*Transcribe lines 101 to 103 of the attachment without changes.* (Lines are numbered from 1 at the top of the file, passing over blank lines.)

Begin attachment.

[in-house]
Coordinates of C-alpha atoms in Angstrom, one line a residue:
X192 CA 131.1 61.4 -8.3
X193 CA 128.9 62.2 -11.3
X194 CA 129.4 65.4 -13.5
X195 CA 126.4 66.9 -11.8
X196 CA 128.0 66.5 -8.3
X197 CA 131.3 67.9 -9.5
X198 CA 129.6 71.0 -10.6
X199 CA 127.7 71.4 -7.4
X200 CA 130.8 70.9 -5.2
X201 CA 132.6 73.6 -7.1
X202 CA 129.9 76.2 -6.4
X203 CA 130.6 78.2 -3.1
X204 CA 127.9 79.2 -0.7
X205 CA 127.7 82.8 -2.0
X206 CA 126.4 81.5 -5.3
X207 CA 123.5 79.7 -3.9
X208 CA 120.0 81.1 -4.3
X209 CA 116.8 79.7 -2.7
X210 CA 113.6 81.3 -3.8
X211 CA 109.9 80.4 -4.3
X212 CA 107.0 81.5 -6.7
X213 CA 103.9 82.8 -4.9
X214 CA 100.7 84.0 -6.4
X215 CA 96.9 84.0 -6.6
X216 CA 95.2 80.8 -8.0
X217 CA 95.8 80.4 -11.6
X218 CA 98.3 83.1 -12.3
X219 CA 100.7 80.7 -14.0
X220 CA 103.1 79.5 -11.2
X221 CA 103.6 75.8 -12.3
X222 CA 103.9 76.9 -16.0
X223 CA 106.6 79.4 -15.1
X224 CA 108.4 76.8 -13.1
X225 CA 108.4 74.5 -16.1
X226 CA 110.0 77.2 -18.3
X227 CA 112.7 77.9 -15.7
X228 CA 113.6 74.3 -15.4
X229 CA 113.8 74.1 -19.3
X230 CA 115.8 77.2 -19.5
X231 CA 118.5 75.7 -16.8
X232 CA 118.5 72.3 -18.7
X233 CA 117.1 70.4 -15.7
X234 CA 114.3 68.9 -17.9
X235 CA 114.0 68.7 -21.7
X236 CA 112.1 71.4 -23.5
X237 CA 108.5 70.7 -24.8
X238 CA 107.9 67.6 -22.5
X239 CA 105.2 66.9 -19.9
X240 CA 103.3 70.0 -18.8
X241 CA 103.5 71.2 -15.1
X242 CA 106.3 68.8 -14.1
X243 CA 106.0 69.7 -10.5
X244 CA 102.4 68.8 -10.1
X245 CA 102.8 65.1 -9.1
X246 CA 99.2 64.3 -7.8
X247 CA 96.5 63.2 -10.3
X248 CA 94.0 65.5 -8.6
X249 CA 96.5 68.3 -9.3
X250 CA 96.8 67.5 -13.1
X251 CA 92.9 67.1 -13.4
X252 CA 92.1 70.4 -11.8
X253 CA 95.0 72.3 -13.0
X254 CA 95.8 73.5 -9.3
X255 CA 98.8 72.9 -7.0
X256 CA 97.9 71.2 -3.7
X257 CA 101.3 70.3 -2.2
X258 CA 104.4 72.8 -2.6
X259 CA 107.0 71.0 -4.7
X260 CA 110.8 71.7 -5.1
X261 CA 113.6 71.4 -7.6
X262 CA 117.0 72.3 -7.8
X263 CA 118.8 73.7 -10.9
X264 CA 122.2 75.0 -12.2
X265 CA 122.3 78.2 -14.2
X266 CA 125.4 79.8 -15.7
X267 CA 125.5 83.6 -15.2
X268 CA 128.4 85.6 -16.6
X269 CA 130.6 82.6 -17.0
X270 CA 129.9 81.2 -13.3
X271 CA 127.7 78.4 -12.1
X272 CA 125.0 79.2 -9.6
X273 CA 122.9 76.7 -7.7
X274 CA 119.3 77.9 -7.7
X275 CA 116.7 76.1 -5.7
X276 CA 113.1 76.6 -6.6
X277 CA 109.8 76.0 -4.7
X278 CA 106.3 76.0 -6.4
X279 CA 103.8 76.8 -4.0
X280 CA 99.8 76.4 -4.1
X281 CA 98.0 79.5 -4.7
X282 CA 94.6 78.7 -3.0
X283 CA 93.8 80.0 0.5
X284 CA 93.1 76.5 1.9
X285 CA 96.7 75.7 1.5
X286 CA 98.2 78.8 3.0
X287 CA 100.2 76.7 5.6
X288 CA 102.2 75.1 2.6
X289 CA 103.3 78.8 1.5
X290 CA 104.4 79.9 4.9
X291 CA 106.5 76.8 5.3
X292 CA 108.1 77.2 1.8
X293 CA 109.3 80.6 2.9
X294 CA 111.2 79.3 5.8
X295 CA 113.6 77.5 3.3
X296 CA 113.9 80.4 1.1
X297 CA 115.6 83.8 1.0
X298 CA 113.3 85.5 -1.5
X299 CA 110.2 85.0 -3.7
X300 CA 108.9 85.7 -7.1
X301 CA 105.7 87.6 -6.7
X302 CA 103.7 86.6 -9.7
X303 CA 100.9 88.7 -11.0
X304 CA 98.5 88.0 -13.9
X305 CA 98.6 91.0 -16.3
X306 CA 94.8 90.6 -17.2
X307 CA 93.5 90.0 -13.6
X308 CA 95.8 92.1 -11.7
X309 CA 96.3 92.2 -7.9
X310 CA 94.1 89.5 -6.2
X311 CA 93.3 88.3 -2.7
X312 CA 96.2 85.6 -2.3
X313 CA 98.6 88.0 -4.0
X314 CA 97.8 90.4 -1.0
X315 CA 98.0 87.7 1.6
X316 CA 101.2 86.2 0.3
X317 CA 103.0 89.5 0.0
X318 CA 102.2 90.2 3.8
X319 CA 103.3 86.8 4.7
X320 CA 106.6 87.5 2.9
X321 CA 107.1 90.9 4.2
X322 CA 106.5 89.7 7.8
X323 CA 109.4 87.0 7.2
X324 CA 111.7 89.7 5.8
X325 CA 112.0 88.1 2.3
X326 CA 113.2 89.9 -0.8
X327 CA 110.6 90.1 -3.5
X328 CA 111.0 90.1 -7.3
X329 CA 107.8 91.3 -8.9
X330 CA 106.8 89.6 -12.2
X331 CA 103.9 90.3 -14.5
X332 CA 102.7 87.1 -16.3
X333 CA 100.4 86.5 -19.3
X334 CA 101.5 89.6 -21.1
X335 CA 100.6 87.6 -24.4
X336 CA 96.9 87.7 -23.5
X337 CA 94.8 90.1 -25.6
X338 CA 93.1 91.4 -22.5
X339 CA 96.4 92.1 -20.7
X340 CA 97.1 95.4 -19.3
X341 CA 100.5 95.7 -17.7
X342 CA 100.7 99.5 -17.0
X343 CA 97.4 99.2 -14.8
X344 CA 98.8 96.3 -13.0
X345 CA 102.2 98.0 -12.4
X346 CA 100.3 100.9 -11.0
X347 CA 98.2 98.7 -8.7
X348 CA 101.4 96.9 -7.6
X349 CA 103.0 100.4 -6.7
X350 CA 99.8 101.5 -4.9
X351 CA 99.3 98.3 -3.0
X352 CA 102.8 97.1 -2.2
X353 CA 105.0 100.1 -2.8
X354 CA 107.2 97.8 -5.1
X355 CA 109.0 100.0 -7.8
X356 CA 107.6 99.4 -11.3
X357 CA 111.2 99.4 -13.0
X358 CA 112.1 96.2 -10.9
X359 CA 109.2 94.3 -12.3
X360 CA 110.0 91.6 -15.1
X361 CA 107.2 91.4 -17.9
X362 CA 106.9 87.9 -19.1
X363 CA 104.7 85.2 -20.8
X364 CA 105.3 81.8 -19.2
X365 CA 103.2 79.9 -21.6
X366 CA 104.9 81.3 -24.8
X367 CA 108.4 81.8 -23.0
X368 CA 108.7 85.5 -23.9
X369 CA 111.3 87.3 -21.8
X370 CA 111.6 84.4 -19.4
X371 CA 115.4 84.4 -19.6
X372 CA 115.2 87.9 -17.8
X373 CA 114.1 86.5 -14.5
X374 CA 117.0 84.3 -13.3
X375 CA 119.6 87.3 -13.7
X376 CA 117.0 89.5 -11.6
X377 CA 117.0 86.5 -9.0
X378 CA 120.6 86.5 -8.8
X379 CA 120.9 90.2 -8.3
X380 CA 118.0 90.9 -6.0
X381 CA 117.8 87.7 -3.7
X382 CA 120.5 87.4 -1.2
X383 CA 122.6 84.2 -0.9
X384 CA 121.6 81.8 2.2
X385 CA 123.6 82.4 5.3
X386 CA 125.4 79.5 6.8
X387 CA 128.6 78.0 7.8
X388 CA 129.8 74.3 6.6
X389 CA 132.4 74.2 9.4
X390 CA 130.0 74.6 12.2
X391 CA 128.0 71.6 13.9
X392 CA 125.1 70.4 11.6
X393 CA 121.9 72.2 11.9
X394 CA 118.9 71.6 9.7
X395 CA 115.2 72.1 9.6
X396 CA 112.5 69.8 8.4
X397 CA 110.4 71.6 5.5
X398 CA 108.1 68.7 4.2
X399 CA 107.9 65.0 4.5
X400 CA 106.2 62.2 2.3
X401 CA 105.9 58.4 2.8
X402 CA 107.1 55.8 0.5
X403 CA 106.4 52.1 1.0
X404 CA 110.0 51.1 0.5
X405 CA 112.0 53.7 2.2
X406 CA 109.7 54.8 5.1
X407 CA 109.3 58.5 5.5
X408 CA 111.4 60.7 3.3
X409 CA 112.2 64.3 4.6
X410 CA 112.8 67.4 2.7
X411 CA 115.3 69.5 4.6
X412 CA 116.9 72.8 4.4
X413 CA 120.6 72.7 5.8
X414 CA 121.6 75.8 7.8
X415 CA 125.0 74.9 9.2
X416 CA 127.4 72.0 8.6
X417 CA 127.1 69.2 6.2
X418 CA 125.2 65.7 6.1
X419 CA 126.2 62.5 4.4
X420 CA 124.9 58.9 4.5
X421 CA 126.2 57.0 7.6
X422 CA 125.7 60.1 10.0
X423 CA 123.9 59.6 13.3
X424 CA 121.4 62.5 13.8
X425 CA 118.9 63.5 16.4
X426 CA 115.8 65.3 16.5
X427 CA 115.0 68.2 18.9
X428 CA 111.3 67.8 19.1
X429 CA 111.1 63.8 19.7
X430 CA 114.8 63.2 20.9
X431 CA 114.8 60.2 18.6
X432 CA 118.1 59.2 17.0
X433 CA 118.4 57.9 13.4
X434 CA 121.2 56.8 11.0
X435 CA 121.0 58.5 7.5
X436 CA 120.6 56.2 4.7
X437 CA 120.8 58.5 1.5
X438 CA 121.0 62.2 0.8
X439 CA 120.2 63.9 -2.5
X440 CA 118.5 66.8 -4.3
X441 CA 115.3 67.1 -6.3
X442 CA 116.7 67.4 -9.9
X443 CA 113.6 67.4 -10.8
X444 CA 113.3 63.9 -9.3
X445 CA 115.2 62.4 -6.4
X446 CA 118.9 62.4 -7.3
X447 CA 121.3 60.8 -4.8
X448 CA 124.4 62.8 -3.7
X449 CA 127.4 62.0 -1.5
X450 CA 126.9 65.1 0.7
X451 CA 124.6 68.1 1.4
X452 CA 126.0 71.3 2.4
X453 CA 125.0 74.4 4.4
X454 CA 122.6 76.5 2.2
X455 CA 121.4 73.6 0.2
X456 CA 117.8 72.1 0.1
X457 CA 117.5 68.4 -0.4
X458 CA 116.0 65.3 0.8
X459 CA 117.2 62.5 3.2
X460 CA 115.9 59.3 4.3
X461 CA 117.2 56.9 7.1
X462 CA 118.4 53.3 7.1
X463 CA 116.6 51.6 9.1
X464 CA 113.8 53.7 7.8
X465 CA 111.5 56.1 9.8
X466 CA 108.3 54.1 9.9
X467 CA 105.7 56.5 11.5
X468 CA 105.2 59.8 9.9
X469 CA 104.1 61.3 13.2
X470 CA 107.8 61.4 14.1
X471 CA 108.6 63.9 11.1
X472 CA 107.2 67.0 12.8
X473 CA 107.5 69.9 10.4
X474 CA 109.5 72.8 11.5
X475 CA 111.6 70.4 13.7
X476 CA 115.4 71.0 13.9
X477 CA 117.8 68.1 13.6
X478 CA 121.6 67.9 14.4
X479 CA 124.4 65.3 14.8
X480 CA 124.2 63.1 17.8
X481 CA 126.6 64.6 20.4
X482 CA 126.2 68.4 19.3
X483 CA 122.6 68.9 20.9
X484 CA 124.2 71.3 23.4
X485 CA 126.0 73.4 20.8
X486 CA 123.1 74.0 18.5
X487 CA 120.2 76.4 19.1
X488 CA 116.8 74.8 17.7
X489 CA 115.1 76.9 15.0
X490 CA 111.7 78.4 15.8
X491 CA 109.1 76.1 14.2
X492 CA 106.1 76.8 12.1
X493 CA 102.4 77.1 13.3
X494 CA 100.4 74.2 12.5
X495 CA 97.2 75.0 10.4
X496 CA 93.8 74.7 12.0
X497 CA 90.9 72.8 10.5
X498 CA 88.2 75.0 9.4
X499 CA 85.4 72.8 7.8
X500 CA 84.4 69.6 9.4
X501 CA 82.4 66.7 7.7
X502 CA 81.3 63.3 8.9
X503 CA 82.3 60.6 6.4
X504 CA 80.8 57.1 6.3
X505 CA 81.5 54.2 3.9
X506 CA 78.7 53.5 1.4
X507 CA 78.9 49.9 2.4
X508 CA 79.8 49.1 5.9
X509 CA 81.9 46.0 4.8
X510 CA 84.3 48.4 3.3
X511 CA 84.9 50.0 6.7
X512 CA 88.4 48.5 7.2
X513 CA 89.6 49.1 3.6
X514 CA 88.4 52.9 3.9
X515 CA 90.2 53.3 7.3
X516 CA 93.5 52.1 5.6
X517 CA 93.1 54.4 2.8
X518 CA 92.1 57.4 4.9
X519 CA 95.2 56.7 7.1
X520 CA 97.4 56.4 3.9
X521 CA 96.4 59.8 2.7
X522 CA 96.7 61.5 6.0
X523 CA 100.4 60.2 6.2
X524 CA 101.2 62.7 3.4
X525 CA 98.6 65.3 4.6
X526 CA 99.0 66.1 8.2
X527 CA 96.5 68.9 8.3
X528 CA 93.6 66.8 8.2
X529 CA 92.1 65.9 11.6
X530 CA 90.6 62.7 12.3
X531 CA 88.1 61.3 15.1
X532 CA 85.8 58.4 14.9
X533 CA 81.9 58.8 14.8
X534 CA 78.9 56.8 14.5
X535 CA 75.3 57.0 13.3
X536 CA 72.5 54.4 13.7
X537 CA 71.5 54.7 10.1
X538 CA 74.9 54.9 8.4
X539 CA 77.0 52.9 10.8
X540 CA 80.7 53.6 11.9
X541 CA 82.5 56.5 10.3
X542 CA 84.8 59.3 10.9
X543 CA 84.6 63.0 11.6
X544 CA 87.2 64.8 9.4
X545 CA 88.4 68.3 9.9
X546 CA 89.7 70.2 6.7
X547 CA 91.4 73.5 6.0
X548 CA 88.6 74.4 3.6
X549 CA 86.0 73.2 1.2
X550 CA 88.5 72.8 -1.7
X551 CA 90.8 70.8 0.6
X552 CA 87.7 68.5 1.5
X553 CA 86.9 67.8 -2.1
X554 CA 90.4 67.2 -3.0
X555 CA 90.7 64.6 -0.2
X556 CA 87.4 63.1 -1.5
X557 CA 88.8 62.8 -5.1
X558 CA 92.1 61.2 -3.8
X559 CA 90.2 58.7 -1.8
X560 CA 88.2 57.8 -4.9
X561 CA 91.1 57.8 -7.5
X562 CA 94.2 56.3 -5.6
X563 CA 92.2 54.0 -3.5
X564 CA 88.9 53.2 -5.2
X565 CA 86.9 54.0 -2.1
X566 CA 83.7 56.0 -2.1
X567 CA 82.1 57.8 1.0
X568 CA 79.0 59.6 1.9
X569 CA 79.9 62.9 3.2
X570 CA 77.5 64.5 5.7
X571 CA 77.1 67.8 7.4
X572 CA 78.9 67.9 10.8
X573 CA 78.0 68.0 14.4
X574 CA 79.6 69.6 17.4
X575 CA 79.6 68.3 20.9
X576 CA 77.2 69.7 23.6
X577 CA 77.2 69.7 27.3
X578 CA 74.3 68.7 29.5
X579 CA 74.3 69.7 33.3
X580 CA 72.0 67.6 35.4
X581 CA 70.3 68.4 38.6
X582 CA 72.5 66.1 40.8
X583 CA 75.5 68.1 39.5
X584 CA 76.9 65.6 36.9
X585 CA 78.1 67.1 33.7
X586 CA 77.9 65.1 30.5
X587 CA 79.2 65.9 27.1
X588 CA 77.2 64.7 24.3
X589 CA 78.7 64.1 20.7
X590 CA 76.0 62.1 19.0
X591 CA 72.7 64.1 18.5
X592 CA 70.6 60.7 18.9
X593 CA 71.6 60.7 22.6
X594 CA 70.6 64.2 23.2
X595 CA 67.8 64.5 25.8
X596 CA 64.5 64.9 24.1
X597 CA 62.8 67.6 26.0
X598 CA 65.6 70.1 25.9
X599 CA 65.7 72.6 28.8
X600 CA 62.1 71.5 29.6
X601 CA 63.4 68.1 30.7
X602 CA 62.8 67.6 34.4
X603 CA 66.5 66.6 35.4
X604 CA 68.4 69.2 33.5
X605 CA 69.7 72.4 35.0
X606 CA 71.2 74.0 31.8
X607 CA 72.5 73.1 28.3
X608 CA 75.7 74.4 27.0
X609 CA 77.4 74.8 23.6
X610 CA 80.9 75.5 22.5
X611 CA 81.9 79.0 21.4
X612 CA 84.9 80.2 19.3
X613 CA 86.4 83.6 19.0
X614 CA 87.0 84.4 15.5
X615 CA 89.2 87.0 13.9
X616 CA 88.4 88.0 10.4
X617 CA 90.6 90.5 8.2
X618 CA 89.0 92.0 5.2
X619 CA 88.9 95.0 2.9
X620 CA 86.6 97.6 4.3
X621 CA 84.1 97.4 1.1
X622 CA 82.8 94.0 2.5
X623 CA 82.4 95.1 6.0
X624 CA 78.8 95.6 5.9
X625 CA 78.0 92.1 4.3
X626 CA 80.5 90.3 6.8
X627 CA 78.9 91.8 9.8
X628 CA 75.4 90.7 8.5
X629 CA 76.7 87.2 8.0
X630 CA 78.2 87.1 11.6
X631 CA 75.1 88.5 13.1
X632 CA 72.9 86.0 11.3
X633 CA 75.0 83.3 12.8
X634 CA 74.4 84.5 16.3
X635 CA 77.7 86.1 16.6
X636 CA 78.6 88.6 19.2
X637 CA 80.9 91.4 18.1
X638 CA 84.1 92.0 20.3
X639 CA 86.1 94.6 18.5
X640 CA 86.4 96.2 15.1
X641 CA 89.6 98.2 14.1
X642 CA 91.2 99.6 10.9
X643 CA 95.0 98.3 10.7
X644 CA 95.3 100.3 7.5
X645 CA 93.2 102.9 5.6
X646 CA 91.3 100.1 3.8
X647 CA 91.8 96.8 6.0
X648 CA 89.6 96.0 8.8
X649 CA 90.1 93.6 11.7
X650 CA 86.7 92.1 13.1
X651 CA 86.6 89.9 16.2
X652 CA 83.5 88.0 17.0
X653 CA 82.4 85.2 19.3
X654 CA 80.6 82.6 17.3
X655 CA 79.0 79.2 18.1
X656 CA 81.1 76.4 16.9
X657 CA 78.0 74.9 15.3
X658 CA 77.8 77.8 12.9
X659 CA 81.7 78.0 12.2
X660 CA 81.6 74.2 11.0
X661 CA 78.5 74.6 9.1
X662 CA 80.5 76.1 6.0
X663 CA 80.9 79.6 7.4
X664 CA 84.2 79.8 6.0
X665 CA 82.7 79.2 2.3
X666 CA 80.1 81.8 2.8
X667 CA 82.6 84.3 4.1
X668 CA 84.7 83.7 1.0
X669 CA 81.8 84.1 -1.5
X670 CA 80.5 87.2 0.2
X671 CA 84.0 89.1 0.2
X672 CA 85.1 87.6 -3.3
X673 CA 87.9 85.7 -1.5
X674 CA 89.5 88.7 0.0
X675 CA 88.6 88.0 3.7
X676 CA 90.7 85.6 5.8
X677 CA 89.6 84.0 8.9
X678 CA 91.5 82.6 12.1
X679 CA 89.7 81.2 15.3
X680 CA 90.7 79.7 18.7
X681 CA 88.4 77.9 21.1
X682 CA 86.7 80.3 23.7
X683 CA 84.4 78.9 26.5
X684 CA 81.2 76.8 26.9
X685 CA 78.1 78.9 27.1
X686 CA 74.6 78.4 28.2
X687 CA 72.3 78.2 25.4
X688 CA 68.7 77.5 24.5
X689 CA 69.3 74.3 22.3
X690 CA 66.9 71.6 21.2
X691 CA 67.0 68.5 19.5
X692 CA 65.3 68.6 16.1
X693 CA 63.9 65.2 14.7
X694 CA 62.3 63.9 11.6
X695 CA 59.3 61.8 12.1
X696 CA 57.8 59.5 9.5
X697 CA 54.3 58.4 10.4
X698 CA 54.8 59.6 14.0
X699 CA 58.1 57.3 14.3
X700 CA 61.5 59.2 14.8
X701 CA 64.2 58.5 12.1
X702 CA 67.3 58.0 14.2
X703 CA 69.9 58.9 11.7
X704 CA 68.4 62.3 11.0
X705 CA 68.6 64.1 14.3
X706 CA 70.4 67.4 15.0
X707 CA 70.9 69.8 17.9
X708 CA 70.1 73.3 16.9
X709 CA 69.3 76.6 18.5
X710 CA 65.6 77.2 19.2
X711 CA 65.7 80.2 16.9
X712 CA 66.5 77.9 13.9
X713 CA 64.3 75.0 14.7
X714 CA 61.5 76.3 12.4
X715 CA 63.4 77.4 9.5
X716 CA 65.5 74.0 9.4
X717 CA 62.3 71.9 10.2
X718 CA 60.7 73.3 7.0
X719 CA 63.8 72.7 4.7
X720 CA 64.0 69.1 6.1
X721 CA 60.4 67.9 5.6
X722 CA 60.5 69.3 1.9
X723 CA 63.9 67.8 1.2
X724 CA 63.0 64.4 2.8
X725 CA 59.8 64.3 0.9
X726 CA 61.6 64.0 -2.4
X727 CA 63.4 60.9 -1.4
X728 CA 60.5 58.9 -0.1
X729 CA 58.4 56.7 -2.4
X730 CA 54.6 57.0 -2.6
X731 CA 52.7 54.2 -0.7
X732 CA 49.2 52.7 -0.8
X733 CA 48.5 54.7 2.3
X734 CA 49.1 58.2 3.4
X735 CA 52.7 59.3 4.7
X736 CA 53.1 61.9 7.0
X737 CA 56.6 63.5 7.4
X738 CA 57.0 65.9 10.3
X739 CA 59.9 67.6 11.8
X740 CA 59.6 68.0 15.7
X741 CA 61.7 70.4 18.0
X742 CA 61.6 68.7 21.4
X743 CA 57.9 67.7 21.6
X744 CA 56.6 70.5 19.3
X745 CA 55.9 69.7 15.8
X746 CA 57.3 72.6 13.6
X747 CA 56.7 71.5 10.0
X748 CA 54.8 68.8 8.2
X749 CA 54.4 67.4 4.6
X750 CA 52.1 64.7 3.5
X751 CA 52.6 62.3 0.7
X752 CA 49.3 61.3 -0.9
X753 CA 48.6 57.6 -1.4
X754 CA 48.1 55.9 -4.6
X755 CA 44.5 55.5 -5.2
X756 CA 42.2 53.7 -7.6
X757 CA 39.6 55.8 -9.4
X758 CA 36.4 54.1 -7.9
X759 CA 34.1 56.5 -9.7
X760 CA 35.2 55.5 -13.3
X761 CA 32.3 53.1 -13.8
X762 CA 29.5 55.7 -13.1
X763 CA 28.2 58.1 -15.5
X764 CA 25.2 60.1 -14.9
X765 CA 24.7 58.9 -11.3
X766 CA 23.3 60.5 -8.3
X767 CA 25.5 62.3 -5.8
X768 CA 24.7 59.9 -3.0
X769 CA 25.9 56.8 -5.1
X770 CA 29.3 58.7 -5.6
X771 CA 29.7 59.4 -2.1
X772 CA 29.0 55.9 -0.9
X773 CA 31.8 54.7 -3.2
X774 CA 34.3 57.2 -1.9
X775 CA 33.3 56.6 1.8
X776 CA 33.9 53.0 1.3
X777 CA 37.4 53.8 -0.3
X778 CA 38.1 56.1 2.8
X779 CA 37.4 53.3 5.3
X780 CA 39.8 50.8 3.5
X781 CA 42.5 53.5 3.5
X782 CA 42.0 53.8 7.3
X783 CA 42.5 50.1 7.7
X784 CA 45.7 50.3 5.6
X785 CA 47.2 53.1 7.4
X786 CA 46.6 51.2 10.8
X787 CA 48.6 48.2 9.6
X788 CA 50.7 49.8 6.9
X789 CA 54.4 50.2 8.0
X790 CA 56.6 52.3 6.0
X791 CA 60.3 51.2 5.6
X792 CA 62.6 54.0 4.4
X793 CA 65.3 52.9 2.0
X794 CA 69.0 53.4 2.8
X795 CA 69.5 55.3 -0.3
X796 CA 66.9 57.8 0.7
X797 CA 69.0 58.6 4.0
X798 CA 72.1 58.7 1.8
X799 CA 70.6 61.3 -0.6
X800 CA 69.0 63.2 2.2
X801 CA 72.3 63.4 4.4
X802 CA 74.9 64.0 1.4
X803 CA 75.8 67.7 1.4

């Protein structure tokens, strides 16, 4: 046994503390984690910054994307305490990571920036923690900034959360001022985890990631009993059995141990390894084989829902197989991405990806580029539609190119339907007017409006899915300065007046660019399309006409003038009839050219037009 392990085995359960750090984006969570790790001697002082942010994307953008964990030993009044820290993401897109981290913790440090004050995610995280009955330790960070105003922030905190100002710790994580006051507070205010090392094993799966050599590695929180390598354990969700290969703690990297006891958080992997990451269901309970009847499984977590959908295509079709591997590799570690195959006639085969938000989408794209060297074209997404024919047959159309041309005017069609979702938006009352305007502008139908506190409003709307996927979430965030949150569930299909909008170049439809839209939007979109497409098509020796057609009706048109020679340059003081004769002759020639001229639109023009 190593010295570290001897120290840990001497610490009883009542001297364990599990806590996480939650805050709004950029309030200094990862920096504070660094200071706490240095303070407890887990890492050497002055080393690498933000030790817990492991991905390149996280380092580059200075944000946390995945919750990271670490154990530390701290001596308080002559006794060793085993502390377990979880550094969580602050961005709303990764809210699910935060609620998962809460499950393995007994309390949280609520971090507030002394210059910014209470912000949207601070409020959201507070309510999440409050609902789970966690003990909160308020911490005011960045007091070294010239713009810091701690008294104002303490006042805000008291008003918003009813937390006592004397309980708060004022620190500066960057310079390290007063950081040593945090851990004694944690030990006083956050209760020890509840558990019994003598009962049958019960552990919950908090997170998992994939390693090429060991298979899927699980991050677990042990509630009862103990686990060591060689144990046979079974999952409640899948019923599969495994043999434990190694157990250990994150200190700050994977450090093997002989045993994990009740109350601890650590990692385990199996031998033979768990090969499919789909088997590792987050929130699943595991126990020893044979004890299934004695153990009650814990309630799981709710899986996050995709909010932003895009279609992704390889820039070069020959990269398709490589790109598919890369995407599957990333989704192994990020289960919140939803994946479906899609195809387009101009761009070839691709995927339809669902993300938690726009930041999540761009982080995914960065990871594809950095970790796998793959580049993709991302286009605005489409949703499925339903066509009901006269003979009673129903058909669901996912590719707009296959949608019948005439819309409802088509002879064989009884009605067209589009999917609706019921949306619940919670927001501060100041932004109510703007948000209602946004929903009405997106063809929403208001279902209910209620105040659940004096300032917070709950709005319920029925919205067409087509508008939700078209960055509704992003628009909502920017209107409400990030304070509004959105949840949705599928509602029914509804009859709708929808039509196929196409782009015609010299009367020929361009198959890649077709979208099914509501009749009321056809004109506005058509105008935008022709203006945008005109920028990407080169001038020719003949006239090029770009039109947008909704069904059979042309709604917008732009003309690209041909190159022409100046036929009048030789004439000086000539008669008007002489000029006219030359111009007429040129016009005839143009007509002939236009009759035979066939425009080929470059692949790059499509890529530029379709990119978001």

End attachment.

X290 CA 104.4 79.9 4.9
X291 CA 106.5 76.8 5.3
X292 CA 108.1 77.2 1.8